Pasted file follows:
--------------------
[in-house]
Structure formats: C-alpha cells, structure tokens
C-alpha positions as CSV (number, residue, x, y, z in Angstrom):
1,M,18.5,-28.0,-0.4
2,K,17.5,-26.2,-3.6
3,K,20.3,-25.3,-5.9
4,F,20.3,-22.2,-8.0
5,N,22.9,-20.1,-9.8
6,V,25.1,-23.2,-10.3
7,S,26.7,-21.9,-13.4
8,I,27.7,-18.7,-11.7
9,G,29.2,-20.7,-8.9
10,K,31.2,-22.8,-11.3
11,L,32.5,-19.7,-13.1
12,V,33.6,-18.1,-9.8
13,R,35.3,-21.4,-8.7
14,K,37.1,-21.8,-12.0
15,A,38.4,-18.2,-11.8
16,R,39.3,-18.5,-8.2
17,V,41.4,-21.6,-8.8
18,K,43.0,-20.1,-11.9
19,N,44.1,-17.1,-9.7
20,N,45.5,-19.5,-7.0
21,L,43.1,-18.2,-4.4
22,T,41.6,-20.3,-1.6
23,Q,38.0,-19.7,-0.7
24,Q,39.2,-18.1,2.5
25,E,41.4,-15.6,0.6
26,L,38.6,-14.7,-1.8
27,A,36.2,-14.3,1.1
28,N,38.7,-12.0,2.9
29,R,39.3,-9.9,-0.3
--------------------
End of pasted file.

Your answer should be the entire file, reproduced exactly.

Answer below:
[in-house]
Structure formats: C-alpha cells, structure tokens
C-alpha positions as CSV (number, residue, x, y, z in Angstrom):
1,M,18.5,-28.0,-0.4
2,K,17.5,-26.2,-3.6
3,K,20.3,-25.3,-5.9
4,F,20.3,-22.2,-8.0
5,N,22.9,-20.1,-9.8
6,V,25.1,-23.2,-10.3
7,S,26.7,-21.9,-13.4
8,I,27.7,-18.7,-11.7
9,G,29.2,-20.7,-8.9
10,K,31.2,-22.8,-11.3
11,L,32.5,-19.7,-13.1
12,V,33.6,-18.1,-9.8
13,R,35.3,-21.4,-8.7
14,K,37.1,-21.8,-12.0
15,A,38.4,-18.2,-11.8
16,R,39.3,-18.5,-8.2
17,V,41.4,-21.6,-8.8
18,K,43.0,-20.1,-11.9
19,N,44.1,-17.1,-9.7
20,N,45.5,-19.5,-7.0
21,L,43.1,-18.2,-4.4
22,T,41.6,-20.3,-1.6
23,Q,38.0,-19.7,-0.7
24,Q,39.2,-18.1,2.5
25,E,41.4,-15.6,0.6
26,L,38.6,-14.7,-1.8
27,A,36.2,-14.3,1.1
28,N,38.7,-12.0,2.9
29,R,39.3,-9.9,-0.3